How climate change is killing the world’s languages

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NPR’s Ari Shapiro speaks to Karen McVeigh of The Guardian about her reporting on the connection between climate change and global language loss.


Right now someone is speaking or thinking in a language that is on the verge of disappearing. Of the world’s roughly 7,000 spoken languages, one dies every 40 days, according to one estimate – languages like Babanki, spoken in Cameroon…


UNIDENTIFIED PERSON #1: (Speaking Babanki).

SHAPIRO: …Or Nalik, heard on an island in Papua New Guinea.


UNIDENTIFIED PERSON #2: (Speaking Nalik).

SHAPIRO: And some of the places where rare languages are the most concentrated are also most vulnerable to climate change. Linguists call global warming the final nail in the coffin for more than half of humanity’s languages. Karen McVeigh wrote about this for The Guardian. Welcome.


SHAPIRO: Let’s start with a specific example. Tell us about the island nation of Vanuatu.

MCVEIGH: Vanuatu is a South Pacific island nation. It’s very small, but it has 110 languages spoken there, which is the highest density of languages in the world.

SHAPIRO: And it’s also one of the nation’s most vulnerable to climate change.

MCVEIGH: Exactly. It is also one of the countries most at risk of sea level rise and climate change. And here, you find this kind of sort of perfect storm. Linguists see that many small linguistic communities – perhaps there’s only 100 people speak the language or something like that – are on islands and coastlines vulnerable to hurricanes, to weather and sea level rise.

SHAPIRO: And so if rising seas or storms displace those people and they wind up in – I don’t know – Indonesia or Australia, what happens to the language that those hundred people speak?

MCVEIGH: Well, what often happens is that they aren’t necessarily displaced with the same people in their community, and also, even if they are displaced with other people in their community, the children will often adopt the language of, you know, Indonesia or Australia or whatever, the dominant language there because they get – it’s economically advantageous for them to speak the new language, the dominant language. And the language kind of dies.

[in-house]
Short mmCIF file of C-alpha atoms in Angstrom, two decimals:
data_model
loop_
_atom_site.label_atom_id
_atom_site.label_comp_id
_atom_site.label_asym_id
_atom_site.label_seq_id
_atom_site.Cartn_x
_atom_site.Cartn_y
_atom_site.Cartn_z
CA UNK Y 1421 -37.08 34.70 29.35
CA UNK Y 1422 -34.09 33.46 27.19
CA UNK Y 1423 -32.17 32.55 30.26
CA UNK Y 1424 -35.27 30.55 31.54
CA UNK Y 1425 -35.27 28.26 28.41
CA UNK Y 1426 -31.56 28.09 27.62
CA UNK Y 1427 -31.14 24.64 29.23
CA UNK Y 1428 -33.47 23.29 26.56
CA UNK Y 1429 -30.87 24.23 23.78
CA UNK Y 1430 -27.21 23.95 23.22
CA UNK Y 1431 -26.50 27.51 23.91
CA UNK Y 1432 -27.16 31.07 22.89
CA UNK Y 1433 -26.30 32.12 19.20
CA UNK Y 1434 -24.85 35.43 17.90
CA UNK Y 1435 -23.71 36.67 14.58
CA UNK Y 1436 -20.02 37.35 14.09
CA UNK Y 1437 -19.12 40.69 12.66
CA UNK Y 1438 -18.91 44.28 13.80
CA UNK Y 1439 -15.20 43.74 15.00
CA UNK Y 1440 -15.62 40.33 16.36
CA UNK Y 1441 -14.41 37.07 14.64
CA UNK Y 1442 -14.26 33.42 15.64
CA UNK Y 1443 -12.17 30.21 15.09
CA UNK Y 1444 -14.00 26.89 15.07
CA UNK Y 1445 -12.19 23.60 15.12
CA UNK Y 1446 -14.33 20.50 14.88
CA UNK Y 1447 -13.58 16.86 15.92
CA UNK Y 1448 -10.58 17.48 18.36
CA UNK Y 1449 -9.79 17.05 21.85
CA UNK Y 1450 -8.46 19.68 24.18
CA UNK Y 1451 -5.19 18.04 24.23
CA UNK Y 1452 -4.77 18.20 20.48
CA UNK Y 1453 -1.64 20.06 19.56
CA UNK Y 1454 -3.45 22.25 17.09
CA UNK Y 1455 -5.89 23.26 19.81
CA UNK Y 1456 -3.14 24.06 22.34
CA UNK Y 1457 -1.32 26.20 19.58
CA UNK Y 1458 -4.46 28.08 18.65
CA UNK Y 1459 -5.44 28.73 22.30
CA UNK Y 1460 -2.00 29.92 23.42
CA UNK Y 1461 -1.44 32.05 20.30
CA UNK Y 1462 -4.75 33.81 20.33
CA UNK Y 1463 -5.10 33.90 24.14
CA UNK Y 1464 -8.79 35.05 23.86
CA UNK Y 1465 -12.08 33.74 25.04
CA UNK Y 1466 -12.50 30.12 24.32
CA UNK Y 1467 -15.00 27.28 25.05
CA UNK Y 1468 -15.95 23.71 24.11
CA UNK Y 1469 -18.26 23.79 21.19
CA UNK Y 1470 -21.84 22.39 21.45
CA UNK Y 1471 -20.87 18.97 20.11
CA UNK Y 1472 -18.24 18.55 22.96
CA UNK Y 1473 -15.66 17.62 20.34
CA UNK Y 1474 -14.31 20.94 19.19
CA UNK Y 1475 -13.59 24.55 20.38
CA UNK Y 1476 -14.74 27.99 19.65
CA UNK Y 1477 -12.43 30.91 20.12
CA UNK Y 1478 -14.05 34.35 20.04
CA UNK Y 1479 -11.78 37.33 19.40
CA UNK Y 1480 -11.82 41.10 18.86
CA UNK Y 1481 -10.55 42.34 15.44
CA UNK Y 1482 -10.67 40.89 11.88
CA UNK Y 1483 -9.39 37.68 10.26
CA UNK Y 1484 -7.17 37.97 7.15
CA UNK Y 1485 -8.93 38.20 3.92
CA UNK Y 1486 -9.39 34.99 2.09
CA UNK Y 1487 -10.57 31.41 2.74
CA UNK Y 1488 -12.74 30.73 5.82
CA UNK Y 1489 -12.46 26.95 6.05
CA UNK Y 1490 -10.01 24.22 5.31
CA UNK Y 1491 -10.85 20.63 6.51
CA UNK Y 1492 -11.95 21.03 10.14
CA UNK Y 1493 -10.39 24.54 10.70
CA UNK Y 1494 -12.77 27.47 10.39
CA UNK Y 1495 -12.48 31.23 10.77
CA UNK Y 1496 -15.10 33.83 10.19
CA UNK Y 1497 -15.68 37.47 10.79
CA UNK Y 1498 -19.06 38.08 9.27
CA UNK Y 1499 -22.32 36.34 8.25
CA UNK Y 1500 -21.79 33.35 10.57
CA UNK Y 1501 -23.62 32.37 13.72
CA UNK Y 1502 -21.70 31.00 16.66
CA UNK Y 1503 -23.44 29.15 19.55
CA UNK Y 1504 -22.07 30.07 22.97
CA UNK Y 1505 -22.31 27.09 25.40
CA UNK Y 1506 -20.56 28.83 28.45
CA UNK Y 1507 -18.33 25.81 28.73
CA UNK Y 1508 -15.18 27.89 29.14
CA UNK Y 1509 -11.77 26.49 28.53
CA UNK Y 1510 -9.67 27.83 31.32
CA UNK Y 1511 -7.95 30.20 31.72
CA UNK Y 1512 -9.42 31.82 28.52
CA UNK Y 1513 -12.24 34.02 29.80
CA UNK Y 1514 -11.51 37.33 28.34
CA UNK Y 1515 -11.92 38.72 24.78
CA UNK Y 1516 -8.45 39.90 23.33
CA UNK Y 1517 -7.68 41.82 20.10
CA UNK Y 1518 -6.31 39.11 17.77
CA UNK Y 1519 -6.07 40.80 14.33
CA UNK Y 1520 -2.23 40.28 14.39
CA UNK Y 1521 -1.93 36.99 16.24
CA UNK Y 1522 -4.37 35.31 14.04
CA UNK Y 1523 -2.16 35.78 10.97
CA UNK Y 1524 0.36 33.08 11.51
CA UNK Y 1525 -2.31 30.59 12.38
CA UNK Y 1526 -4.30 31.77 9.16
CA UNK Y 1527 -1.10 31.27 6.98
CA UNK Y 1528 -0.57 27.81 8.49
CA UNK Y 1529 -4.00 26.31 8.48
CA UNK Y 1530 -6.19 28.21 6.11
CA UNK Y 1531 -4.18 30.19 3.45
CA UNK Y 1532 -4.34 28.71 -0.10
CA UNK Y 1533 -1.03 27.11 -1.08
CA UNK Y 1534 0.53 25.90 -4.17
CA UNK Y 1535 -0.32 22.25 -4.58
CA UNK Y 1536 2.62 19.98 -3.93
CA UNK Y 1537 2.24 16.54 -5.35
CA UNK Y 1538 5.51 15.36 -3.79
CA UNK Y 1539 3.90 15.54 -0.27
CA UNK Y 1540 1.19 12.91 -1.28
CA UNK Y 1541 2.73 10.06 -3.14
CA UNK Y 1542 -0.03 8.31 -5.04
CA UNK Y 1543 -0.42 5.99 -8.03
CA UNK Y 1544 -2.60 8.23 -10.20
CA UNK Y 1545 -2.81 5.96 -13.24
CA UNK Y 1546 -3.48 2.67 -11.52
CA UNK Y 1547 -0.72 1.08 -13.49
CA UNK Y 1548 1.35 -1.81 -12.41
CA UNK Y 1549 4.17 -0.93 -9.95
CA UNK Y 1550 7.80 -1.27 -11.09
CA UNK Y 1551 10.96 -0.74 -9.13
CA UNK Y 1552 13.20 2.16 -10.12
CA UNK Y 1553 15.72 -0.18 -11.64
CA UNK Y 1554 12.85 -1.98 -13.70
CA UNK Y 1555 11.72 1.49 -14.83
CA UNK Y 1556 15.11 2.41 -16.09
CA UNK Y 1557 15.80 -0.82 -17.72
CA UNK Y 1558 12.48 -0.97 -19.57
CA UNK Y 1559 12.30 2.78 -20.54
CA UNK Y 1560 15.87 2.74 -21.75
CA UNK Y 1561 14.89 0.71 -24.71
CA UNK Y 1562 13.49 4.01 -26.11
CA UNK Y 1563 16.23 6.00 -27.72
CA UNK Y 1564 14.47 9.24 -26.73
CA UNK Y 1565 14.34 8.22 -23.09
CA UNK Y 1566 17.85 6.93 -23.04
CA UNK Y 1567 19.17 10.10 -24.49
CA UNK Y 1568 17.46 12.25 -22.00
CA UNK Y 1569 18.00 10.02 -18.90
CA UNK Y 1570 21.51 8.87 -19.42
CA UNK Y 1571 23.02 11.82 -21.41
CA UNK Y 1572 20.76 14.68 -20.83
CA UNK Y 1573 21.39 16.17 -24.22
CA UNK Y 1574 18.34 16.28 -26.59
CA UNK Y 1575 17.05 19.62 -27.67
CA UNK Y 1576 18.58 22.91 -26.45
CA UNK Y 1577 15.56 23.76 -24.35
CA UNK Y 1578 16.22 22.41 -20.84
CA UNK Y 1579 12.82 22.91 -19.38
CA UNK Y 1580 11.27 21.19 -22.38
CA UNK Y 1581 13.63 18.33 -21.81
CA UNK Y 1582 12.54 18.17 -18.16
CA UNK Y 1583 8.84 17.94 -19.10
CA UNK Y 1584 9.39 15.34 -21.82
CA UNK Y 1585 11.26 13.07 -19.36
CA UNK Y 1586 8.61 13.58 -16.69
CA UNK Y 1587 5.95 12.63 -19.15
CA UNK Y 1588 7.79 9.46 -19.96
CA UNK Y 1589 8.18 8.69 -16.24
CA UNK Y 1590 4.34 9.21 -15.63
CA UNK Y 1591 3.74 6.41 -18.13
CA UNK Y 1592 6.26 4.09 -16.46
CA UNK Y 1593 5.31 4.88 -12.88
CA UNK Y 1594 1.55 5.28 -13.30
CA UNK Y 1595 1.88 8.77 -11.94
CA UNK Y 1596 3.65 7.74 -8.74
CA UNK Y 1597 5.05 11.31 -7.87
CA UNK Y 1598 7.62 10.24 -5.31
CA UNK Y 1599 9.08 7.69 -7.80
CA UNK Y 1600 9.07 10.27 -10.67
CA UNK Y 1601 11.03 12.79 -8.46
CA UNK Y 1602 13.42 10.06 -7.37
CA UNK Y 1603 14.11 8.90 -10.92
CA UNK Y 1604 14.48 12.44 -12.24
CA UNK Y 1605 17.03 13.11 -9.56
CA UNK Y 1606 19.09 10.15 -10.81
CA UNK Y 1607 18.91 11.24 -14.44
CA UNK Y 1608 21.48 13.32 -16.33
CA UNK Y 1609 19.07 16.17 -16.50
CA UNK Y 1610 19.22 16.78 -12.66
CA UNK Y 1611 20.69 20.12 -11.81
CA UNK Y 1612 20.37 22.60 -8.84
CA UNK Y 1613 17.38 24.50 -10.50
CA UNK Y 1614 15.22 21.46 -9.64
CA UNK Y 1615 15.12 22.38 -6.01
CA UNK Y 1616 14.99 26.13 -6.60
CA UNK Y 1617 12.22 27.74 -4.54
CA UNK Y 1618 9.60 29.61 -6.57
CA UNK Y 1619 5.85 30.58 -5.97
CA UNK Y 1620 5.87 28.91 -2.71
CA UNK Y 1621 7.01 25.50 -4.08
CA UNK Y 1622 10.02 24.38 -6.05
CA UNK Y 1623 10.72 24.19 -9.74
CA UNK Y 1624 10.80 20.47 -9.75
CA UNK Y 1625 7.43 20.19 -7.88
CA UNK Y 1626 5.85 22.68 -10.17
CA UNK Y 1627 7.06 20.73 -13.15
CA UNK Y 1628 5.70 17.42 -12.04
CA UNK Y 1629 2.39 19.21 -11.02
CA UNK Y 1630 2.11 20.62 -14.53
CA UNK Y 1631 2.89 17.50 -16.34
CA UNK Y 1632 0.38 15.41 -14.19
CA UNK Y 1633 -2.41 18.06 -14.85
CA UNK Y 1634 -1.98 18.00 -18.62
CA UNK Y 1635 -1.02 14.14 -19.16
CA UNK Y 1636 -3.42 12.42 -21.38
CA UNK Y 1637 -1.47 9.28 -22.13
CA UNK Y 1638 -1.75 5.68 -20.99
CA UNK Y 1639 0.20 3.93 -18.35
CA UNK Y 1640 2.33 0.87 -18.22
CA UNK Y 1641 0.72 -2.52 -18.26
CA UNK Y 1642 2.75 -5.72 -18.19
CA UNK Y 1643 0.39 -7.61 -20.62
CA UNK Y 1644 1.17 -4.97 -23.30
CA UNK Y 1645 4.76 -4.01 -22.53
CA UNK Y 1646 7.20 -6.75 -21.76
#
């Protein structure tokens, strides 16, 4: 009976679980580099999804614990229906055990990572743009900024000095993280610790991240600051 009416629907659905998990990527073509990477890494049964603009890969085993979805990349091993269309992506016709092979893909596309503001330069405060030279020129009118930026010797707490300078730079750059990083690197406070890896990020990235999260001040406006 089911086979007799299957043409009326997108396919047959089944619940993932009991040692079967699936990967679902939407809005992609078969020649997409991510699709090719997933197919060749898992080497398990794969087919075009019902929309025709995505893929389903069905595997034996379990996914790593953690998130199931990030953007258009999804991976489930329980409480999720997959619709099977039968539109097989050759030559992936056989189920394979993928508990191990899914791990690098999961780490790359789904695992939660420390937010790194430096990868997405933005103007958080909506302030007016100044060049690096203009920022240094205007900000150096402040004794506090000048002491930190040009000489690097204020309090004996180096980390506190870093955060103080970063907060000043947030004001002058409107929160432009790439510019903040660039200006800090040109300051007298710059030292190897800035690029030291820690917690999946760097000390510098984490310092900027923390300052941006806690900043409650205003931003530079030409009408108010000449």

SHAPIRO: A language is much more than words. Like, I’m thinking about the specificity of Yiddish curses. There’s one that says, all his teeth should fall out except one to make him suffer. Like, that’s such a Yiddish way of viewing the world.


SHAPIRO: And so is the loss of the language itself just a small piece of what’s happening?

MCVEIGH: I think absolutely it is because the language carries so much local knowledge and culture. Like, there’s a single word in Greenlandic, which is vulnerable but still spoken. And translated, it means something like a strong afternoon wind that comes from the fjord. But it has more than that. It’s a very kind of specific meaning. When locals translate it, they say something like, the wind in the fjord that comes in from the sea, and it can be hard to get home, but once you’re out of the fjord, it’s nice weather. So they’re describing a local weather pattern.


MCVEIGH: Yeah. So it describes so much more. There’s so much culturally lost when a language dies.

SHAPIRO: What did you learn about efforts to slow this trend?

MCVEIGH: Well, there have been massive efforts, particularly in Hawaii and also in New Zealand. In the 1970s, it was something like 2,000 native speakers of Hawaiian remained. But activists launched these immersion schools where children are taught from birth, usually by kind of grandparents, and now more than 18,700 people speak it. And the same thing happened in New Zealand in the 1970s. Only 5% of young Maori people spoke the language, but now something like 25% now speak it.

SHAPIRO: Karen McVeigh is a senior reporter for The Guardian, and her piece about disappearing languages is called “Lost For Words: Fears Of Catastrophic Language Loss Due To Rising Seas.” It’s been good talking with you. Thank you.

MCVEIGH: Thank you.

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